The NFL, NBA, MLB, NHL and NCAA, unsurprisingly, took a massive hit due to the COVID-19 pandemic in 2020. When the entire country came to a halt about one year ago, Forbes estimated that the four major American sports leagues and the NCAA would lose a combined $5 billion in revenue.
According to Forbes' most recent report, the revenue losses for the NCAA and the four major U.S. sports leagues have now hit at least $14.1 billion:
"Even with the return of the NHL and NBA in their respective 'bubbles,' MLB's shortened season and months of mostly fan-free NFL Sundays, the revenue losses for the NCAA and the four major U.S. sports leagues have now hit at least $14.1 billion so far, according to Forbes estimates. Even the value of sports teams, one of the most reliable long-term investments for billionaires, began to creak from the strain. NHL franchise values fell 2% on average, according to a Forbes analysis published in December, the first drop in two decades. NBA values rose just 4% on average, the smallest increase since 2010."
Here is how much the four major American sports leagues and the NCAA earned in 2020 compared to 2019, per Forbes:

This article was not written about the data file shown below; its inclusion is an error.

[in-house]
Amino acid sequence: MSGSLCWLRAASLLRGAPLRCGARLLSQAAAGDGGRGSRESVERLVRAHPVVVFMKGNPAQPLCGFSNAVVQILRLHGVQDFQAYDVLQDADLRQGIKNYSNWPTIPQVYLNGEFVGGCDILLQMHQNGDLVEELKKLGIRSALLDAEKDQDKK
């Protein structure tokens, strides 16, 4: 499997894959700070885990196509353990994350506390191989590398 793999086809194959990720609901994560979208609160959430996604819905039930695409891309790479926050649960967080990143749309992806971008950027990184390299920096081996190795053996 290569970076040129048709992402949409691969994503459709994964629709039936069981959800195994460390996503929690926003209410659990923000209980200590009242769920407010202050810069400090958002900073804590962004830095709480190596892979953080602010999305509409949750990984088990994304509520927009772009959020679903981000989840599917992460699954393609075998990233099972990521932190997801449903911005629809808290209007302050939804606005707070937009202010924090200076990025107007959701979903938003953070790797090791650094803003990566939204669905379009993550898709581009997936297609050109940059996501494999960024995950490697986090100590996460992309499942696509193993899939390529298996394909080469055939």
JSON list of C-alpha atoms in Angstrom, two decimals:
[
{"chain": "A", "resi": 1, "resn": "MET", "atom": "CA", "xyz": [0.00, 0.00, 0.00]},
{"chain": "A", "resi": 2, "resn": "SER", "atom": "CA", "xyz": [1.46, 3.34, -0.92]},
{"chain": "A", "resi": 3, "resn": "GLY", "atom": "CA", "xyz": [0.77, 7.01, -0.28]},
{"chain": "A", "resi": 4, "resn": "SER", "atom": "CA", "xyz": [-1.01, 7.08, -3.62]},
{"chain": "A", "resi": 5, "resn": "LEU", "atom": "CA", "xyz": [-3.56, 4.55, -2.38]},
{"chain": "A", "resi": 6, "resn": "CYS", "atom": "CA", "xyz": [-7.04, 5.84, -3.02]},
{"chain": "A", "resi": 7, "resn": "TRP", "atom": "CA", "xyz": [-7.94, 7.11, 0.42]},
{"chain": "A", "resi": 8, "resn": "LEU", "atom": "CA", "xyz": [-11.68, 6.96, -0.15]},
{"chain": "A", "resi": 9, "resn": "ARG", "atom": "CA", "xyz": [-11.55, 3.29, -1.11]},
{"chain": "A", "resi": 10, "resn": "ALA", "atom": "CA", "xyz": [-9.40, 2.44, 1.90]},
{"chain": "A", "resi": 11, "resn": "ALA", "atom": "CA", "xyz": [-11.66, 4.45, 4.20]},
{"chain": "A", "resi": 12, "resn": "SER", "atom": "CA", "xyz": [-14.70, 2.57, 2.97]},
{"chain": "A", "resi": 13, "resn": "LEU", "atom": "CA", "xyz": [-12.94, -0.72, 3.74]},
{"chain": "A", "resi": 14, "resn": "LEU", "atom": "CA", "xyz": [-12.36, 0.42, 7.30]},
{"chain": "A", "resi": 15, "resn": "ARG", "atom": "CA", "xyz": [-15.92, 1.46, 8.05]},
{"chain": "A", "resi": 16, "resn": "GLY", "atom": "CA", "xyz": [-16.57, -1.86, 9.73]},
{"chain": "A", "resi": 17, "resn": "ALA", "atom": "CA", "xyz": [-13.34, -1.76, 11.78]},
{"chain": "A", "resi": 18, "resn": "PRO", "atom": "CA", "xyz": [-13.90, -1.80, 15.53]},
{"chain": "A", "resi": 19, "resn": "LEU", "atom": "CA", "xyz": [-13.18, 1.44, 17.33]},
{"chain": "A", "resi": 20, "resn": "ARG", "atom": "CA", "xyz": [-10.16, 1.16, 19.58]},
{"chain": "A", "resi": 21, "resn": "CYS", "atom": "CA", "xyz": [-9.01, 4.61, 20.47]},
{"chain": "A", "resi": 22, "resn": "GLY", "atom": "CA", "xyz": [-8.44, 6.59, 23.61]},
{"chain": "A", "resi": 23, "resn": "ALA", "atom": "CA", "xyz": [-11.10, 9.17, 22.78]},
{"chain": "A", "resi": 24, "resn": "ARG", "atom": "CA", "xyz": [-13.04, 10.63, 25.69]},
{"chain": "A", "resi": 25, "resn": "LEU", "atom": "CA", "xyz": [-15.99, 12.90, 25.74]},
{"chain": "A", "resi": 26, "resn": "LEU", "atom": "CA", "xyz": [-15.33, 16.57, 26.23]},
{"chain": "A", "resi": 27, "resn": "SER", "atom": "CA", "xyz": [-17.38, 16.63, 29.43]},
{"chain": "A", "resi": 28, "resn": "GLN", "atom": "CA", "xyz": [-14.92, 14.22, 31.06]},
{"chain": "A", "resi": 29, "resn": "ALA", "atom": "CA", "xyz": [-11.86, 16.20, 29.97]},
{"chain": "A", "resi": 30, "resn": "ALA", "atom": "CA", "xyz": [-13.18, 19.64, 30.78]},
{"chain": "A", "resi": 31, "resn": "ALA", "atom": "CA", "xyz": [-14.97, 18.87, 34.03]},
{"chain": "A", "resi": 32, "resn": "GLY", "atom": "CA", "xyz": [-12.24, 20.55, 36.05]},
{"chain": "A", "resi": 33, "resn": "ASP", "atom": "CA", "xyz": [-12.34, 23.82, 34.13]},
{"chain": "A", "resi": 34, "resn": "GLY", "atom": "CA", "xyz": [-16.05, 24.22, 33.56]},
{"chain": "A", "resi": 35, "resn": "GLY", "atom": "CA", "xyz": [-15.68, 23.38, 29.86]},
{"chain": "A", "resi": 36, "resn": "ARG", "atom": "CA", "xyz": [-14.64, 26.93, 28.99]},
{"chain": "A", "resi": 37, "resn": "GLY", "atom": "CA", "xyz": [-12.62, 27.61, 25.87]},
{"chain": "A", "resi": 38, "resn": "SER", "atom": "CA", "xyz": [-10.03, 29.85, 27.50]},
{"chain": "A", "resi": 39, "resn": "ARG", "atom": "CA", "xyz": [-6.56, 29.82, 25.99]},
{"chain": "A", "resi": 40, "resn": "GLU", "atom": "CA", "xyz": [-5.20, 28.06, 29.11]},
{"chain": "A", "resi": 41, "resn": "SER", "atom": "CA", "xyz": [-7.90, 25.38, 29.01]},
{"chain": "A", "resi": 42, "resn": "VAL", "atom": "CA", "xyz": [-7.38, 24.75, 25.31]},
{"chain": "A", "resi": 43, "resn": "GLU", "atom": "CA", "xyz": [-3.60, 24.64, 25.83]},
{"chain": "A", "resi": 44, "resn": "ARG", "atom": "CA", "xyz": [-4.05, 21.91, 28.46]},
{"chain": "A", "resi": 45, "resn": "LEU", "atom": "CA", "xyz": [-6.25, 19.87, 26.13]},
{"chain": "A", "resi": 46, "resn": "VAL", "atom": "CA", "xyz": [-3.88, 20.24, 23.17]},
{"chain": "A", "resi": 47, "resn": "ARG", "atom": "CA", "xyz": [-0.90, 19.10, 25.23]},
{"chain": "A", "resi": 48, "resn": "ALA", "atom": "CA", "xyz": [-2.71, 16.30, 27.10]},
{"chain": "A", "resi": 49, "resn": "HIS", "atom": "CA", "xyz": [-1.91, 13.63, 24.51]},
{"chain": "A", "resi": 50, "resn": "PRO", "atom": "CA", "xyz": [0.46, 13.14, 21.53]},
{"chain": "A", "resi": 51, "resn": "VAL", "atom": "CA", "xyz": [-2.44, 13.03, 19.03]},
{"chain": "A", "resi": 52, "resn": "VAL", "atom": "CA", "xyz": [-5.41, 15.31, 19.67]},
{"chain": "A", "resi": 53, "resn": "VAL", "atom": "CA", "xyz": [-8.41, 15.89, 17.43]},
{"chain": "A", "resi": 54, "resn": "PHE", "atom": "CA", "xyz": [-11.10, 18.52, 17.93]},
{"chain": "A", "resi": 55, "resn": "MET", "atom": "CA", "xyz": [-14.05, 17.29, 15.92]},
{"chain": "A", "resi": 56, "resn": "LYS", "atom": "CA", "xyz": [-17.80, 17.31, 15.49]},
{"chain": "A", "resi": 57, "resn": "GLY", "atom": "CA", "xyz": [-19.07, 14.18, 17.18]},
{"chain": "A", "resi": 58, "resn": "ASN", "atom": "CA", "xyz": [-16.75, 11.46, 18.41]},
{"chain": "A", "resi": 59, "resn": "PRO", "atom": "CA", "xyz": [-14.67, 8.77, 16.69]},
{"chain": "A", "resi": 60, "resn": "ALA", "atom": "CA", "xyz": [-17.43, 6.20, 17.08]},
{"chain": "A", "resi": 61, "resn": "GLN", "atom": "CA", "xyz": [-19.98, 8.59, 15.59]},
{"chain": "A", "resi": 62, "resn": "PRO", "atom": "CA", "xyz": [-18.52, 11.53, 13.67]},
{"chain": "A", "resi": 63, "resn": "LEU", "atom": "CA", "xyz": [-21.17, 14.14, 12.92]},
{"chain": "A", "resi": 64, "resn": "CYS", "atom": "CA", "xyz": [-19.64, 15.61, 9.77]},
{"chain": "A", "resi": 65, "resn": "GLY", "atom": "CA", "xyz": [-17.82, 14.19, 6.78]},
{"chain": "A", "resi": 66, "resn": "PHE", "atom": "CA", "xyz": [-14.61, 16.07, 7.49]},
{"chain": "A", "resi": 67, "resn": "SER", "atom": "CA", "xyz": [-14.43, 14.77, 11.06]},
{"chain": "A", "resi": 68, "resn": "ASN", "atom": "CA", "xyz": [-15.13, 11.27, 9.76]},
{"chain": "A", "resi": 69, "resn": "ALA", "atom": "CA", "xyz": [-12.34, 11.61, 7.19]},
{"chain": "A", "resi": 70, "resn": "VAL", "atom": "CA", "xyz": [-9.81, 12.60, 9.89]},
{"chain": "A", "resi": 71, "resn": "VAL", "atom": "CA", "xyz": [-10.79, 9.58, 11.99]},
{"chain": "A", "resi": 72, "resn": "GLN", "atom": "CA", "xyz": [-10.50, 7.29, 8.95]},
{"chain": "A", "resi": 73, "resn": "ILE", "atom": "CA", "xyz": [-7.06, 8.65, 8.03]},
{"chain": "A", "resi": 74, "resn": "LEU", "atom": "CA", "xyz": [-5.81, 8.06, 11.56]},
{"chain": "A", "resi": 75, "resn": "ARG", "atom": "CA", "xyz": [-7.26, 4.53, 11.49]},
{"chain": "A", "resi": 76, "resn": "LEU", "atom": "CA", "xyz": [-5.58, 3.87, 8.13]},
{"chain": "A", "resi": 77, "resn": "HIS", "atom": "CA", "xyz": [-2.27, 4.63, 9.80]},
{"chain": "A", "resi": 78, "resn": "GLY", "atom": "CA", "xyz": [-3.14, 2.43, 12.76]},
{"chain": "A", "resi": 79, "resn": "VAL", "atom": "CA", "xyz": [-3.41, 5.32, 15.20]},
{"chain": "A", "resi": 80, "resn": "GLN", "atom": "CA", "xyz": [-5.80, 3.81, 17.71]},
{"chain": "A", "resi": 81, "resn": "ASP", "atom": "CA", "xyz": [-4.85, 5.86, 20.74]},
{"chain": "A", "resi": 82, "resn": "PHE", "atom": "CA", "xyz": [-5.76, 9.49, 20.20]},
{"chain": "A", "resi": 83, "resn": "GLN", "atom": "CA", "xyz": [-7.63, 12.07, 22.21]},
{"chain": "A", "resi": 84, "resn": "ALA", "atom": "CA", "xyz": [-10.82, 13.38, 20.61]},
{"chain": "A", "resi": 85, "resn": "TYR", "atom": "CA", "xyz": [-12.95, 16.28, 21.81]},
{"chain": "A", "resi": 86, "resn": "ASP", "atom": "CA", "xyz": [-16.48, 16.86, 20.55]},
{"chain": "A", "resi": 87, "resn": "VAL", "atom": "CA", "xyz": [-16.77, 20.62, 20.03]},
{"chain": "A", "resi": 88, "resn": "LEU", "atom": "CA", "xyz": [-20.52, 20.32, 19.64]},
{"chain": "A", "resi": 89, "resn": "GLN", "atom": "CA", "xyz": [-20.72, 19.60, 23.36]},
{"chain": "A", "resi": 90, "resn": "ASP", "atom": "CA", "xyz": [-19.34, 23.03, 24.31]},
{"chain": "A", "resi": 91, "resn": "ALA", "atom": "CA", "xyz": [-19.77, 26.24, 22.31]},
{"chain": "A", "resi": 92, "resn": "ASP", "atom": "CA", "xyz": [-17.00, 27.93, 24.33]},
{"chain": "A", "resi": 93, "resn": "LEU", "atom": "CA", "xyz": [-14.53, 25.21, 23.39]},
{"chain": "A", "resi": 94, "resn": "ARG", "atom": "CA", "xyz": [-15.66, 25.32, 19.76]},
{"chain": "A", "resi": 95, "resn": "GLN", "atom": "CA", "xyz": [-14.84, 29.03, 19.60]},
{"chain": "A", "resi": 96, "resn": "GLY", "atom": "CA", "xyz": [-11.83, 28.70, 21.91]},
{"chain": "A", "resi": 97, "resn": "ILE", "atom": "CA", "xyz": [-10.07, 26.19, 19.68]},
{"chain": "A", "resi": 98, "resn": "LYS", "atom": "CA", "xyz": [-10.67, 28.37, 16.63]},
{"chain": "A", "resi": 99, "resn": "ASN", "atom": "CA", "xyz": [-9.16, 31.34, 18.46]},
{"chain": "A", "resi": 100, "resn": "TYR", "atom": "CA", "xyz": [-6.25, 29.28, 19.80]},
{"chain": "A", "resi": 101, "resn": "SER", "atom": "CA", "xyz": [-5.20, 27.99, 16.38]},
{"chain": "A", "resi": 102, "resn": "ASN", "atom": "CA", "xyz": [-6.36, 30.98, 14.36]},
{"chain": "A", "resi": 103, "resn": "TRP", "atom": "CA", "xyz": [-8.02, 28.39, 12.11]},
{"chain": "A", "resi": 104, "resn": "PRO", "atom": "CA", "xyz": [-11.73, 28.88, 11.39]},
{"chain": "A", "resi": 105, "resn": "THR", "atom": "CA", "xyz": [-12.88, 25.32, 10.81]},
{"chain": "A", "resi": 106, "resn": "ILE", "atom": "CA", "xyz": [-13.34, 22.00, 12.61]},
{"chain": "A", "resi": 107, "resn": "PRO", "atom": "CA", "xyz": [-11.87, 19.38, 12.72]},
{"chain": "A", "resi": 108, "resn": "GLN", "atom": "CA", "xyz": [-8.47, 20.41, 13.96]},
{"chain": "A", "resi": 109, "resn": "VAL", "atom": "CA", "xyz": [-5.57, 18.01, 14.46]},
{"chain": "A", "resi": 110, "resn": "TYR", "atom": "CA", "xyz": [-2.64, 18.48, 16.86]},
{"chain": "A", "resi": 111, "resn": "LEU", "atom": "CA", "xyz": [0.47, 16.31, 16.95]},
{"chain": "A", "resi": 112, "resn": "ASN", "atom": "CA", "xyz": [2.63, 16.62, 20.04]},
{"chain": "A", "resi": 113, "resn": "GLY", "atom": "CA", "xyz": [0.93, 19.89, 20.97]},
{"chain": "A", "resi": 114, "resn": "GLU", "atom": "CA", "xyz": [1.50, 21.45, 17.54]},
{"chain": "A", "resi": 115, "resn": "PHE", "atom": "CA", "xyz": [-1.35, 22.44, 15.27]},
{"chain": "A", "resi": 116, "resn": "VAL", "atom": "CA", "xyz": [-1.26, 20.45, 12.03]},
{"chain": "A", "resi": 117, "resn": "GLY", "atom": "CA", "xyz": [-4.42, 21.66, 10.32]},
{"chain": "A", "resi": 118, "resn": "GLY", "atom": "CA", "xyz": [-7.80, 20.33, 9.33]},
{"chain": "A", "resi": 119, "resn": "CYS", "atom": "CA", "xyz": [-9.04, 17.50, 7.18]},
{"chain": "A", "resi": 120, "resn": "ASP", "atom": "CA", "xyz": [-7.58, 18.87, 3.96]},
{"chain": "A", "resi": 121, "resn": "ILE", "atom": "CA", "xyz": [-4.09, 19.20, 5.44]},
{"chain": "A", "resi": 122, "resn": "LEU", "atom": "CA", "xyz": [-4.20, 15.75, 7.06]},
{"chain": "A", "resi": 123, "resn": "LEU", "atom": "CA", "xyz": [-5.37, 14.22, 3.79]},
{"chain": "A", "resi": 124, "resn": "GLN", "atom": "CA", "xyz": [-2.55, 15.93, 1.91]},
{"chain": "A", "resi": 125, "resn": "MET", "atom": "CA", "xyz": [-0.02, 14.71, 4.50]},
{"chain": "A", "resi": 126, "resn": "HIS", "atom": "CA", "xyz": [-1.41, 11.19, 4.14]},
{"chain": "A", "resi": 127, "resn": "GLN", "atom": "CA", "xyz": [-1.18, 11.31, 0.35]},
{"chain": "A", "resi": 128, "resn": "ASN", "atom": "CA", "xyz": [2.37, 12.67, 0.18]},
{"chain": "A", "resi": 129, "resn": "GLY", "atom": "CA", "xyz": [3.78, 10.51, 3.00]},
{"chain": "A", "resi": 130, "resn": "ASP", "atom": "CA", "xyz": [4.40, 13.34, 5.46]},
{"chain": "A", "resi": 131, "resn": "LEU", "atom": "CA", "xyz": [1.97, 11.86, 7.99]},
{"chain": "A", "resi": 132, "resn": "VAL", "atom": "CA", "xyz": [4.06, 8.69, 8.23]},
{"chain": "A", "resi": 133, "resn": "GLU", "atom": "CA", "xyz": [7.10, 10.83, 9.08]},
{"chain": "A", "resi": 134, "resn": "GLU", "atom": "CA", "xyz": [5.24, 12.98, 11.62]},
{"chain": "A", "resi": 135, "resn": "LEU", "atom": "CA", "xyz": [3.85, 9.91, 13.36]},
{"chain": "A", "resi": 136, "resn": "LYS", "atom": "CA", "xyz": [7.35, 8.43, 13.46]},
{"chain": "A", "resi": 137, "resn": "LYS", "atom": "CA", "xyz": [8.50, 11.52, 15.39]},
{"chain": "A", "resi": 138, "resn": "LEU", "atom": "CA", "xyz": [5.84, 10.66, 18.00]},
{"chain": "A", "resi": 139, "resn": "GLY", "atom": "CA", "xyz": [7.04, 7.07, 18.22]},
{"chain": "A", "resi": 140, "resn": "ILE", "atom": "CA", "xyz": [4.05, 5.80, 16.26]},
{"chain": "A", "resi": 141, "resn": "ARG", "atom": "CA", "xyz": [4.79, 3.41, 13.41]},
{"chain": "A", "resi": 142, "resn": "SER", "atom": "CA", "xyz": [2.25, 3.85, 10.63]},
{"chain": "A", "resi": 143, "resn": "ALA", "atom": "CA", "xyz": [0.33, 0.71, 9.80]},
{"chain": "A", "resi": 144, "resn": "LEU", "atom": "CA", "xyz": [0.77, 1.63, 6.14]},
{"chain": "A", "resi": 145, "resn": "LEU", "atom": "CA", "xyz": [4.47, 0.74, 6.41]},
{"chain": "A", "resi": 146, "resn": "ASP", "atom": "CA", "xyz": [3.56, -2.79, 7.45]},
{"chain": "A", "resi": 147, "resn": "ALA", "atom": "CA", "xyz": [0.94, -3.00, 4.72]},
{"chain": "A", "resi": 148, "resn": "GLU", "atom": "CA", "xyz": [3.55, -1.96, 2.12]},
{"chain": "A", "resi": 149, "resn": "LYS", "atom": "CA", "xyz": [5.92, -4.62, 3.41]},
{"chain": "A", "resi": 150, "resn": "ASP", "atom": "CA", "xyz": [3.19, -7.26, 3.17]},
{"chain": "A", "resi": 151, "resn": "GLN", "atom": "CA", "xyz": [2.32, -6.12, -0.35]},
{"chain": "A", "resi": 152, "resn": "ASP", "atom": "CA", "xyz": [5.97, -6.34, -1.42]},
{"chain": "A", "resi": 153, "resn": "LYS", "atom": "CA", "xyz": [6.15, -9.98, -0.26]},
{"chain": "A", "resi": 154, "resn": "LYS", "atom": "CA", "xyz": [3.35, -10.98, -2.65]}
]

This isn't necessarily surprising considering all of the revenue streams the major sports lost when they did resume their seasons. Many teams didn't allow fans to attend games in 2020, and even if they did, it was limited capacity.
The Forbes report does provide hope for recovery in 2021 as the economy begins to open up with the COVID-19 vaccine being rolled out nationwide. The NFL hosted a live crowd at Super Bowl LV, and fans are being allowed back into NBA, NHL and MLB stadiums.
Even with the vaccine rolling out, the CDC is telling people to remain cautious, wear a mask and practice social distancing. We aren't out of the pandemic yet, but maybe we will be soon if everyone does their part.